Executives, via Web access, can then use the new Portfolio Analyzer as a sort of resource control dashboard. The analyzer can be set up with user-defined criteria, and can be used to check on the status of various projects. Using modeling functions, executives can, for example, do what-if analysis if they see that a project is falling behind schedule and may have to draw on resources from other project teams.
Data can be imported -- via XML functions for example -- from legacy human-resources applications, and used to build project teams, Zaragoza said. Automated tools allow project managers to build teams based on available personnel and resources.
Project managers can also use the data captured in the Project Server to help guide them in using the software's new enterprise project templates, Zaragoza said. The templates can be used to kick-start project planning, rather than starting new project plans from scratch.
The new Project suite can be seen as a key to Microsoft's plans to build up a family of enterprise resource management (ERP) products, according to Dennis Byron, vice president of the Enterprise Applications Research Department at market-research company IDC, in Framingham, Massachusetts. IDC is owned by International Data Group Inc., the IDG News Service's parent company.
"Microsoft is increasingly competing with the ERP players; this (new Project) is just another logical rounding out of the product line, it helps get them into the PSA (professional services automation) market as well, since you can use it to do asset maintenance across the enterprise," he said.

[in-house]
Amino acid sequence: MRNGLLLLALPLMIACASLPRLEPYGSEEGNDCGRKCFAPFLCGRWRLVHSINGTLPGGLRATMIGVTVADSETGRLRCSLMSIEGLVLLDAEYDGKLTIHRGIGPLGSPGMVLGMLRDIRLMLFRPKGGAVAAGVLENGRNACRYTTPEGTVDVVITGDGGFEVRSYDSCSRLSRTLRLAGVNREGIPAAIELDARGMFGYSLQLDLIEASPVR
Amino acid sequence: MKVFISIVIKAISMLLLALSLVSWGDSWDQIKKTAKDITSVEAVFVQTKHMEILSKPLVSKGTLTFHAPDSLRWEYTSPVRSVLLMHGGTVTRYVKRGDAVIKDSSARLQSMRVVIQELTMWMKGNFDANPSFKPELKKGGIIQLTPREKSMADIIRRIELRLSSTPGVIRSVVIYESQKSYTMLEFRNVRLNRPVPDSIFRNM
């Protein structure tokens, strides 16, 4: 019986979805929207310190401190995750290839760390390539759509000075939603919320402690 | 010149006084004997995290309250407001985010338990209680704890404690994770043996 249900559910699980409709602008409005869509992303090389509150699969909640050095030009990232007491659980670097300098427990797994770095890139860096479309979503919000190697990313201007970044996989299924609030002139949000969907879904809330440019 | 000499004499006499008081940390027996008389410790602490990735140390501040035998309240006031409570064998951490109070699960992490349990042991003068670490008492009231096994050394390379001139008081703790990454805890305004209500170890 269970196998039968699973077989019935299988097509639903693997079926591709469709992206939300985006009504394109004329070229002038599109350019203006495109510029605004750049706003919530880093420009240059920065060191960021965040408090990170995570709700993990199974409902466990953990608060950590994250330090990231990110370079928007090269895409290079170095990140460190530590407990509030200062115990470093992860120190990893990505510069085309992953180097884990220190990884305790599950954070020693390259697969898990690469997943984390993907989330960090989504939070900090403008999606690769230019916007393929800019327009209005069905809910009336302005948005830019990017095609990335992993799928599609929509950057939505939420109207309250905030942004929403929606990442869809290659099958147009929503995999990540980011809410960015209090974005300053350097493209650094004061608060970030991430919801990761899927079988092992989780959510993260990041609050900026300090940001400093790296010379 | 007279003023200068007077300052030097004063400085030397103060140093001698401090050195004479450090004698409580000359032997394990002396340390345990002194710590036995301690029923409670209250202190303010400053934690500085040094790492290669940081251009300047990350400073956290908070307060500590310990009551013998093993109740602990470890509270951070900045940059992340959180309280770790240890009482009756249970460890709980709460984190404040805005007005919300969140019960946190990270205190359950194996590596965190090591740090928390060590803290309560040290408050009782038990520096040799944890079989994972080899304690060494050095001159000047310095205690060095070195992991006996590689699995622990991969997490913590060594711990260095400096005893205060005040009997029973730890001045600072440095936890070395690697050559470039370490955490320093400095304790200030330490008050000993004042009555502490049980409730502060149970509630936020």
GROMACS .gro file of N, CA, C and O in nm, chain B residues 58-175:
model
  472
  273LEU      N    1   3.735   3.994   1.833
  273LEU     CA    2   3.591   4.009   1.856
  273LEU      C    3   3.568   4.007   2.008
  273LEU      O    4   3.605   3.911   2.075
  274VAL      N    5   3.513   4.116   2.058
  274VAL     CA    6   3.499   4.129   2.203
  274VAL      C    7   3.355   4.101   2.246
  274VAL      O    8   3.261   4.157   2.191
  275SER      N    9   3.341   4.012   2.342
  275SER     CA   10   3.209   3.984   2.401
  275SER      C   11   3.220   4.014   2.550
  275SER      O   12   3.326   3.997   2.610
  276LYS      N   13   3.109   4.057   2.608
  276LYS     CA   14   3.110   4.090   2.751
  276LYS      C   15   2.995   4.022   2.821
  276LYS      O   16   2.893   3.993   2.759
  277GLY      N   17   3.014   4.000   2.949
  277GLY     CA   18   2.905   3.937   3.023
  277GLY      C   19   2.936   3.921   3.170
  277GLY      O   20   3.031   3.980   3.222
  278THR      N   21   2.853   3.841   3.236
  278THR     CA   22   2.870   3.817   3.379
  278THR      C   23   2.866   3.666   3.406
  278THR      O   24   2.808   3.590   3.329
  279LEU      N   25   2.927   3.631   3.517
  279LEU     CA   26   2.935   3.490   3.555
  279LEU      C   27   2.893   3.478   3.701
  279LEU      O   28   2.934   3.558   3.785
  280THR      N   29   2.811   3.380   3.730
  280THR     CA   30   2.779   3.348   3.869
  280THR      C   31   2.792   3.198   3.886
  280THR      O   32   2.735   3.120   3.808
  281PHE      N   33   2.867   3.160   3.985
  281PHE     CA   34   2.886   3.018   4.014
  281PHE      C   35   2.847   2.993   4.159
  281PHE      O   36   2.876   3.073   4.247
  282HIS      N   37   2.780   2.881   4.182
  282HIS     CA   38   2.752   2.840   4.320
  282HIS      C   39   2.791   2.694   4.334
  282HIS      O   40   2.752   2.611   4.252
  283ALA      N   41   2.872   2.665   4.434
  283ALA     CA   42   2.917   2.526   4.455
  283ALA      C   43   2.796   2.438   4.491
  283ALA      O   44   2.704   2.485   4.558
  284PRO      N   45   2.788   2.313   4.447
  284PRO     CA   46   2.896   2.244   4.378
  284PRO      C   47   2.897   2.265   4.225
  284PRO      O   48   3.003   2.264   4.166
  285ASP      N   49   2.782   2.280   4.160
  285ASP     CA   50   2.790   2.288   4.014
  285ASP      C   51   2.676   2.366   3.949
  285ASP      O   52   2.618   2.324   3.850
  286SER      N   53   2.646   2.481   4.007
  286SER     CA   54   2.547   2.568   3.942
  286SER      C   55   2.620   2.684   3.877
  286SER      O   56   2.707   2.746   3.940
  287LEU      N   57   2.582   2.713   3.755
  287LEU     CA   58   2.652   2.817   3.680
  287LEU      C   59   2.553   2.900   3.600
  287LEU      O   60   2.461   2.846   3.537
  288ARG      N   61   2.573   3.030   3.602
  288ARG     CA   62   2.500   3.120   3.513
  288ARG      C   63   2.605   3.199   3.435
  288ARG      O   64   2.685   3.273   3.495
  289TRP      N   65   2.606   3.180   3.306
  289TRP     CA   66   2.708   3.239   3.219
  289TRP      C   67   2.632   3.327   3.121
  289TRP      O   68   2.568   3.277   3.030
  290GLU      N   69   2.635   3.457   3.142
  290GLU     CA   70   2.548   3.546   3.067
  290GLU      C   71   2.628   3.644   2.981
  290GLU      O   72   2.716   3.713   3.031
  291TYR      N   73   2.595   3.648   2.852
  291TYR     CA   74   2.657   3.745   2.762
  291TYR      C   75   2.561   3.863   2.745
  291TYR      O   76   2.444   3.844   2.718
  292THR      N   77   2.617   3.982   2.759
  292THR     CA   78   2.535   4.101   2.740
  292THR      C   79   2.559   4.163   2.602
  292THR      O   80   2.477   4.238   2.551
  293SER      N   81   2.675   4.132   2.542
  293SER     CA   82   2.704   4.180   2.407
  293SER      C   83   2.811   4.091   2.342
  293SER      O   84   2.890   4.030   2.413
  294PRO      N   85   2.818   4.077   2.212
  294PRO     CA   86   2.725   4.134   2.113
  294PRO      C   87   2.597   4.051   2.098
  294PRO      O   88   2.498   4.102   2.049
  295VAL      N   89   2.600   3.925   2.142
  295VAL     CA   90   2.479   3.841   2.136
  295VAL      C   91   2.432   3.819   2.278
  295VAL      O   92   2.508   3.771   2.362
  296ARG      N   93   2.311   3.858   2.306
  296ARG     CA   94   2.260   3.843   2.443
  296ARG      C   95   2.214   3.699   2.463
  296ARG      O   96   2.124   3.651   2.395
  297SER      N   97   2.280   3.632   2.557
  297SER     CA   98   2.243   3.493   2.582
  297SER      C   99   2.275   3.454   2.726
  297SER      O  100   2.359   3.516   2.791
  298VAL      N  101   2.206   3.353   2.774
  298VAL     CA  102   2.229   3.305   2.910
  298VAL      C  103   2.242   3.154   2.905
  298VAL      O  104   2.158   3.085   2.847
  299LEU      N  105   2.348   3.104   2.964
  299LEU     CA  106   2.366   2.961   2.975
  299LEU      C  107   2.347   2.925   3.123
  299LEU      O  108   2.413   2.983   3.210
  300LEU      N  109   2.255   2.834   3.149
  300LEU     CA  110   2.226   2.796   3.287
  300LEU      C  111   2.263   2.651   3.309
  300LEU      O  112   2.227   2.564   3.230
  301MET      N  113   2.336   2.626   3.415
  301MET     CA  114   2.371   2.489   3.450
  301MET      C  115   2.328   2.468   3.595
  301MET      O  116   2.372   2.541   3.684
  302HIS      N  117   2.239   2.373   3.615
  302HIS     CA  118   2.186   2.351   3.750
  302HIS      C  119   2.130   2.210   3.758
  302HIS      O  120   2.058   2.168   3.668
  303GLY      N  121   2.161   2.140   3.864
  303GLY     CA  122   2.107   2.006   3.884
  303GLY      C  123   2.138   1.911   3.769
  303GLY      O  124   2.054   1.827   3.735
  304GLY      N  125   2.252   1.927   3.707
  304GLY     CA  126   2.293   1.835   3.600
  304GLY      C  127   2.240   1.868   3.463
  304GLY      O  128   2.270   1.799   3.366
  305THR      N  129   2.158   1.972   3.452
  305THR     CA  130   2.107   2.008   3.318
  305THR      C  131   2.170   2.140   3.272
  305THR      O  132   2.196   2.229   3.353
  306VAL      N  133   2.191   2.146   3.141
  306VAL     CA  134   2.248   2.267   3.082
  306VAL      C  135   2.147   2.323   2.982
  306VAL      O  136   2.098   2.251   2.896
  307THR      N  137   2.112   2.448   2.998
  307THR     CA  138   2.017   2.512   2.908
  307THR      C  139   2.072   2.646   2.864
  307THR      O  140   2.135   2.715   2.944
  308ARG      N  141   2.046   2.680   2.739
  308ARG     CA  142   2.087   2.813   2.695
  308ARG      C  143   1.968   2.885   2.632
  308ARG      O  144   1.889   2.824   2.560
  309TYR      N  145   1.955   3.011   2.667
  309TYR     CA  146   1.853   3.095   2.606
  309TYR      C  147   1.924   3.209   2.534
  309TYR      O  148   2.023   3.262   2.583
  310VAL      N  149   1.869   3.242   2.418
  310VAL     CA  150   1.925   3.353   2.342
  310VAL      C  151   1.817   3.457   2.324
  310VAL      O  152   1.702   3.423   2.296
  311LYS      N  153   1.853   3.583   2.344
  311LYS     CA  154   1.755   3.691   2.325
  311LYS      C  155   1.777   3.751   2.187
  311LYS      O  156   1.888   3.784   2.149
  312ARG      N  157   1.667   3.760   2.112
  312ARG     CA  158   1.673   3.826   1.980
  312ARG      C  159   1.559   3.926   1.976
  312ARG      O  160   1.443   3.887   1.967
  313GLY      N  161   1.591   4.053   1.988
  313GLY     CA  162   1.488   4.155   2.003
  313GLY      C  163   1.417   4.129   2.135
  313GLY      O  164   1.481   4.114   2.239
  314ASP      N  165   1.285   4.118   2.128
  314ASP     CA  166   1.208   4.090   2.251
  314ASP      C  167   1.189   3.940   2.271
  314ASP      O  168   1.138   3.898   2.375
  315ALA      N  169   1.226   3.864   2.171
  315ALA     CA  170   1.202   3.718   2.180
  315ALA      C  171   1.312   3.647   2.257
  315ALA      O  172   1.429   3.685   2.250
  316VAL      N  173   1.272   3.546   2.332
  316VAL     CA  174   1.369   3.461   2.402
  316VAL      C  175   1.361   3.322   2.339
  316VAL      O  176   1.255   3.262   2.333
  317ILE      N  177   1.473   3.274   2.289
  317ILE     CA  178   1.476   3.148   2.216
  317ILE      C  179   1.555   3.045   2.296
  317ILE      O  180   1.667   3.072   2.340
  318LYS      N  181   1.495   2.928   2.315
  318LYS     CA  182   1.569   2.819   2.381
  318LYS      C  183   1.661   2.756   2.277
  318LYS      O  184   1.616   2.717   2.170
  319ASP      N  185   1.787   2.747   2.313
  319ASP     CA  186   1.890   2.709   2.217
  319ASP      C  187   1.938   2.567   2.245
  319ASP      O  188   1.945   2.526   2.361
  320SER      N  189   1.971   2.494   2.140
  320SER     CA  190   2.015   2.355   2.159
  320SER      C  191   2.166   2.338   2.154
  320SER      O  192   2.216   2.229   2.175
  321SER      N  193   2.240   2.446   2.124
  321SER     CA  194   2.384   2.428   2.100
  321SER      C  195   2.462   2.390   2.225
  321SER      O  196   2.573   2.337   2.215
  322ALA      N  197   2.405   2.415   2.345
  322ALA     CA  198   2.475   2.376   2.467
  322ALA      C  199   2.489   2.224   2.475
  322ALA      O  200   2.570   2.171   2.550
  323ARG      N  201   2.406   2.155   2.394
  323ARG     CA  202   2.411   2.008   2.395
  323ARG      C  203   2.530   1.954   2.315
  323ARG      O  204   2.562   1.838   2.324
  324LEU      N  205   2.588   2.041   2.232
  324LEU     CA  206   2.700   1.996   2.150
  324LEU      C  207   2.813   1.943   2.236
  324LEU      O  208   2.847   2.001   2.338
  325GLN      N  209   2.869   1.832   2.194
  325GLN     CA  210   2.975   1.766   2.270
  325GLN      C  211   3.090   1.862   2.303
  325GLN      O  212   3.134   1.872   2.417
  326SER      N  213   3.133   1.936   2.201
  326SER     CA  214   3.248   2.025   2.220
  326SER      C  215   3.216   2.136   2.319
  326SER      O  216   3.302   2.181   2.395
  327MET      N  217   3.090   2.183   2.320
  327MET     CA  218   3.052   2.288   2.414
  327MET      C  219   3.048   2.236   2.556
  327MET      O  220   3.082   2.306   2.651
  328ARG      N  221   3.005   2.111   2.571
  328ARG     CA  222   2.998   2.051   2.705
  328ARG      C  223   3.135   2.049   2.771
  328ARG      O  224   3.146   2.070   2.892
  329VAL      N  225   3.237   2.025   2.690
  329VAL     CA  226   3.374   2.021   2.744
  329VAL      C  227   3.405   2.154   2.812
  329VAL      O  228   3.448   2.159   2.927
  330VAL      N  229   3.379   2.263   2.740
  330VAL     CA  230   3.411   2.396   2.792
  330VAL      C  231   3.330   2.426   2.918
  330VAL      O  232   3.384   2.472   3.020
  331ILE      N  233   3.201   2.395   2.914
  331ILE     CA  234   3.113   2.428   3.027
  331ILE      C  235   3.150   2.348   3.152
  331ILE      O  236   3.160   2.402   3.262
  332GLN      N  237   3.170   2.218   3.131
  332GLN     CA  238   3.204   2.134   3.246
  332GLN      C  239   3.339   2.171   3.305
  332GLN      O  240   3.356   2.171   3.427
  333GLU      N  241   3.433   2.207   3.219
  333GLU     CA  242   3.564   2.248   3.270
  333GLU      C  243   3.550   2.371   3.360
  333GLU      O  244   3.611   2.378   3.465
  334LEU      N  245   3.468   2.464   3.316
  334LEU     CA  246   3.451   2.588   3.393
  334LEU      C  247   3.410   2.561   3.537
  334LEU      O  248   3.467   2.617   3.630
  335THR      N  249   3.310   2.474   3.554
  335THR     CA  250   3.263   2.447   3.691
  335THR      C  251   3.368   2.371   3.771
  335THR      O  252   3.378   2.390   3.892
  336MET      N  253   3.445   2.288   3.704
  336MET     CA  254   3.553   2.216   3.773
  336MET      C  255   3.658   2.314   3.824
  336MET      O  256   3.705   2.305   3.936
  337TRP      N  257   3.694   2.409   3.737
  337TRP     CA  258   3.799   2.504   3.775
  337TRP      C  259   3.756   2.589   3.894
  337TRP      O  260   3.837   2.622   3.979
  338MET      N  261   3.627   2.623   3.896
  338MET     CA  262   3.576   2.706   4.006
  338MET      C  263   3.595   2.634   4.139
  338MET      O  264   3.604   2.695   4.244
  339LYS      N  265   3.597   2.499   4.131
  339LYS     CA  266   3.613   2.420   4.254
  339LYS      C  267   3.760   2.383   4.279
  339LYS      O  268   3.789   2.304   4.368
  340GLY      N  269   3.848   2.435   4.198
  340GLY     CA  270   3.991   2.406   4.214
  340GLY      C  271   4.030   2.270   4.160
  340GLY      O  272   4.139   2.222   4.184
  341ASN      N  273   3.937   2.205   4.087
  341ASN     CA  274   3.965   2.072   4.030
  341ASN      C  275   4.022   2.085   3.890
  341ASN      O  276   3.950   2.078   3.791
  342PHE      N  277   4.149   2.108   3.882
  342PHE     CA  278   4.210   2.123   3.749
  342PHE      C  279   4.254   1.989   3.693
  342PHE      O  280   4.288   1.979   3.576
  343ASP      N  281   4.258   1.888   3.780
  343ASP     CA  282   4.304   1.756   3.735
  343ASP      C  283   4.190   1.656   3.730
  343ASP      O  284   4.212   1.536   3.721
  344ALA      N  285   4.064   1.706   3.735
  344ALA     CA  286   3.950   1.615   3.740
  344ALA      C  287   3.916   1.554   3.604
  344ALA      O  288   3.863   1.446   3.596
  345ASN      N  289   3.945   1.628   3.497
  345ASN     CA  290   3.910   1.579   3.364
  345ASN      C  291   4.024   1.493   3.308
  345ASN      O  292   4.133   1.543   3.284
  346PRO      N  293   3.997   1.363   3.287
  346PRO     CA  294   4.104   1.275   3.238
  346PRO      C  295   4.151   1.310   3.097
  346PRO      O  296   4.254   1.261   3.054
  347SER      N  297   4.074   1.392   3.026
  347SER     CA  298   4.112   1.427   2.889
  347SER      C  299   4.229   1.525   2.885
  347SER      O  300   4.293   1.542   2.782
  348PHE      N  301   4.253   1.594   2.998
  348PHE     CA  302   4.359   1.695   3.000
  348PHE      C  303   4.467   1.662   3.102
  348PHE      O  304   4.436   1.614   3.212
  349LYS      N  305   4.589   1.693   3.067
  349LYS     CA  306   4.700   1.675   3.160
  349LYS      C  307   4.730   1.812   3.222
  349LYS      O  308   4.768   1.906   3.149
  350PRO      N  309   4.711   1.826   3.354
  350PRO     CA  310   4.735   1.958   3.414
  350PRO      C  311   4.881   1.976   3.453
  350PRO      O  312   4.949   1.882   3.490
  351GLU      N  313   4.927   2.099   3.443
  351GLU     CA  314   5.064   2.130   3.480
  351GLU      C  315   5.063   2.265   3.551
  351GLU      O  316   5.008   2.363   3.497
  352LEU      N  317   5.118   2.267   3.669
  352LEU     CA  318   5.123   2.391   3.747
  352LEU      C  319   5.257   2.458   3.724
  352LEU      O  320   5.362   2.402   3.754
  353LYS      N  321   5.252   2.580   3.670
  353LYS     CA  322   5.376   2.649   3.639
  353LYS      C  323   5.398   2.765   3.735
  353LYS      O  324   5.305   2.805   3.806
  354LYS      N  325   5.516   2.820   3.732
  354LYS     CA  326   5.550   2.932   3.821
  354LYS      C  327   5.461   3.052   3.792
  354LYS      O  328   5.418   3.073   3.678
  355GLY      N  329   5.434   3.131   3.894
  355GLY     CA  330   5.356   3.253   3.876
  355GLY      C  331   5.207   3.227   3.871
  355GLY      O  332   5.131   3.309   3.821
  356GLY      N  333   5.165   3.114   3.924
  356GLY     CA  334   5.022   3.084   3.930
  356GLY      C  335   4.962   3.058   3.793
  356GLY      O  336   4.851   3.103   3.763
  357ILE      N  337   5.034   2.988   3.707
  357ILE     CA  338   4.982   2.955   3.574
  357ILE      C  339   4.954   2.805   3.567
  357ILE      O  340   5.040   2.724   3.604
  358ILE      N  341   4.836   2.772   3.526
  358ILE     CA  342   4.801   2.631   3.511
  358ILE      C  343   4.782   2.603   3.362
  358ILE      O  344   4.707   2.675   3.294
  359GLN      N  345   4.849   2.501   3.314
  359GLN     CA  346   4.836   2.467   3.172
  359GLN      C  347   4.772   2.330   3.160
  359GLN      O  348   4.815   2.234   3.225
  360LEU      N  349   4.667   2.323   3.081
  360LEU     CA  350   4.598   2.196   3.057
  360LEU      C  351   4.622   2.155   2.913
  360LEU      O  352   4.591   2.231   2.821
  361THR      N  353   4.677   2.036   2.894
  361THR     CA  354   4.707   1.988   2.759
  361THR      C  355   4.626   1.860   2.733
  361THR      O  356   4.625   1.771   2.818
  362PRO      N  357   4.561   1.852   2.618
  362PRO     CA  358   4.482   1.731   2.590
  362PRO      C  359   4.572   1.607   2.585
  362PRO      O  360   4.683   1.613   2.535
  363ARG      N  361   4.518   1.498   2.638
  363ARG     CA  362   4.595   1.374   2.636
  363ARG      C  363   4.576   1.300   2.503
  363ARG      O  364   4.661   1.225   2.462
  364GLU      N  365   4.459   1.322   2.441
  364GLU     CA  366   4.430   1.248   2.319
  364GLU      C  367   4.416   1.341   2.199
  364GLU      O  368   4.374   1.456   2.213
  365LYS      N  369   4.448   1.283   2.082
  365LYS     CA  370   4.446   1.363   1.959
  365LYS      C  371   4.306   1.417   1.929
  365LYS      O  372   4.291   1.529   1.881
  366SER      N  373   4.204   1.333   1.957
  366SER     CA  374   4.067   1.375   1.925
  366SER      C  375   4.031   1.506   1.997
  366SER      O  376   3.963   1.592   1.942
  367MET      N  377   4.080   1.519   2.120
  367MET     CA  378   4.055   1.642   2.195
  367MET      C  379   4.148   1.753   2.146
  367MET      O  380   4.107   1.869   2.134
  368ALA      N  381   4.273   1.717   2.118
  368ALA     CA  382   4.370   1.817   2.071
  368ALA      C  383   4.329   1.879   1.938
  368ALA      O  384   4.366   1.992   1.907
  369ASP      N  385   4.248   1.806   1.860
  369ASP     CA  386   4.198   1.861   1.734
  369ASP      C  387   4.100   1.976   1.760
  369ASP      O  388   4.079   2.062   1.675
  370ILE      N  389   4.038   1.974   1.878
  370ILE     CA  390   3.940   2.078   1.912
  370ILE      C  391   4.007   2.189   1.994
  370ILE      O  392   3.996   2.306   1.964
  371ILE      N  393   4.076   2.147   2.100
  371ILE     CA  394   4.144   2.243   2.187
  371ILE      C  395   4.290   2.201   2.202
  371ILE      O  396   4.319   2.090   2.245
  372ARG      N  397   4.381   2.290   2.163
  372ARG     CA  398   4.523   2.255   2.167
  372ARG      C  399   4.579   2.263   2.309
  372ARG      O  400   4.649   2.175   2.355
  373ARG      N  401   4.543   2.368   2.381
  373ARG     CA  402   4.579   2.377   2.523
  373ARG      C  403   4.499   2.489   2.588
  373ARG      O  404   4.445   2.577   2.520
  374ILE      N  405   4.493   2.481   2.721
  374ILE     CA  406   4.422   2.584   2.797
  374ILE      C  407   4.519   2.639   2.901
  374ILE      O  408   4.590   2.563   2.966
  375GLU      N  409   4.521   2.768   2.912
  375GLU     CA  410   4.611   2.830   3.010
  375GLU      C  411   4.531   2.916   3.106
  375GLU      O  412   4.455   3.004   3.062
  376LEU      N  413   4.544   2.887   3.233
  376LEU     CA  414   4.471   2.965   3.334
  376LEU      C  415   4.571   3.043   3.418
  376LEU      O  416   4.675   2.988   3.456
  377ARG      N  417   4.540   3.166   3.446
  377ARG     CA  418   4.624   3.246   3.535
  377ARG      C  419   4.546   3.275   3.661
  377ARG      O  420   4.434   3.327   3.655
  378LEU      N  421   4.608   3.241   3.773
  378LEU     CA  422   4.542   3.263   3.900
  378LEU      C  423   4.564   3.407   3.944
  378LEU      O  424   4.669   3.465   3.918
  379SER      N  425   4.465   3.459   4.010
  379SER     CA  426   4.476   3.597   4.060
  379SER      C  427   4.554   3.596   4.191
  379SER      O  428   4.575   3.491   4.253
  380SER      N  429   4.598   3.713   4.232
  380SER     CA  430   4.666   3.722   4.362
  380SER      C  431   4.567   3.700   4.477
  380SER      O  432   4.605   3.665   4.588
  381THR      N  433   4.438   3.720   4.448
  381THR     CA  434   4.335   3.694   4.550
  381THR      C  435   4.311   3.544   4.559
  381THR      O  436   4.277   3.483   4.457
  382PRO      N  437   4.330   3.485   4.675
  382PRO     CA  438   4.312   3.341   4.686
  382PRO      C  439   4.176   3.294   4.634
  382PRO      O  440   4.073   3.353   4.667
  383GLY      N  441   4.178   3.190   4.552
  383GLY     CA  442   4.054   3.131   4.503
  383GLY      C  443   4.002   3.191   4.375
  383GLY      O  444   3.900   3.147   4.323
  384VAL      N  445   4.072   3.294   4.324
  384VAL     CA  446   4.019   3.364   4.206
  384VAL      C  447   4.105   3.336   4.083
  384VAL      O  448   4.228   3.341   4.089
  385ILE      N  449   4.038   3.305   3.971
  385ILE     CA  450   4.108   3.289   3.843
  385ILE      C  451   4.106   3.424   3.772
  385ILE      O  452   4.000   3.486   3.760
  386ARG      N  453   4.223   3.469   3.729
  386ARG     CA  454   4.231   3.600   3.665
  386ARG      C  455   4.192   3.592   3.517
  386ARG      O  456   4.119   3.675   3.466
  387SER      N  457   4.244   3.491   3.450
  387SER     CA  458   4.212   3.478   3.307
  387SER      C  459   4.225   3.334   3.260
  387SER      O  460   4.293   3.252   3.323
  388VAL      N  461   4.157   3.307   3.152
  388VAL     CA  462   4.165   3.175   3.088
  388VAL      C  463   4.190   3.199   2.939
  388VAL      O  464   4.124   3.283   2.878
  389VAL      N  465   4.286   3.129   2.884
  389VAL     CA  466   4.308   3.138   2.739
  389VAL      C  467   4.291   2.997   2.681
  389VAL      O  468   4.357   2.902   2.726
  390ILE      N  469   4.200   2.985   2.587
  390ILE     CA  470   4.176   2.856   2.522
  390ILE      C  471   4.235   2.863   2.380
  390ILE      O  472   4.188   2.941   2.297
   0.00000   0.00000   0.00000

Microsoft will increasingly offer an integrated suite of business resource planning tools, especially as it develops software acquired last year of business application vendor Great Pains Software Inc., Byron noted. The company's planned acquisition of Navision A/S, which had been rumored and was confirmed Tuesday, also fits into Microsoft's plans to build a portfolio of ERP products, he said.
Byron agreed with other analysts, however, that Microsoft is not expected to compete head-to-head with high-end ERP and project management tools. "Microsoft will be competing in the mid-tier," Byron said.
Long-time users of Primavera Systems Inc.'s namesake software, for example, who manage complex construction and engineering projects that are months or years long, and tap hundreds or thousands of workers and sub-projects, are unlikely to switch to Project.
"It appears that Microsoft is heading in the right direction, but Primavera will still have a strong position on the high end; high-end users need those kind of features, that let you break tasks down into many different subtasks," said Ed Yourdon, a project-management consultant and chairman of Cutter Consortium in Arlington, Massachusetts.
However, Microsoft is working with a variety of vendors and consultants to offer corporations help in building mission-critical enterprise planning applications. Some of these vendors include ERP developers.
The list of companies that will work with Project to help companies build planning applications include, according to Microsoft, Siebel Systems Inc., PeopleSoft Inc. KPMG Consulting Inc., Rational Software Corp., and Business Engine Software Corp. Business Engine will incorporate Project into its own software, and similar initiatives will be announced later in the year, the company said.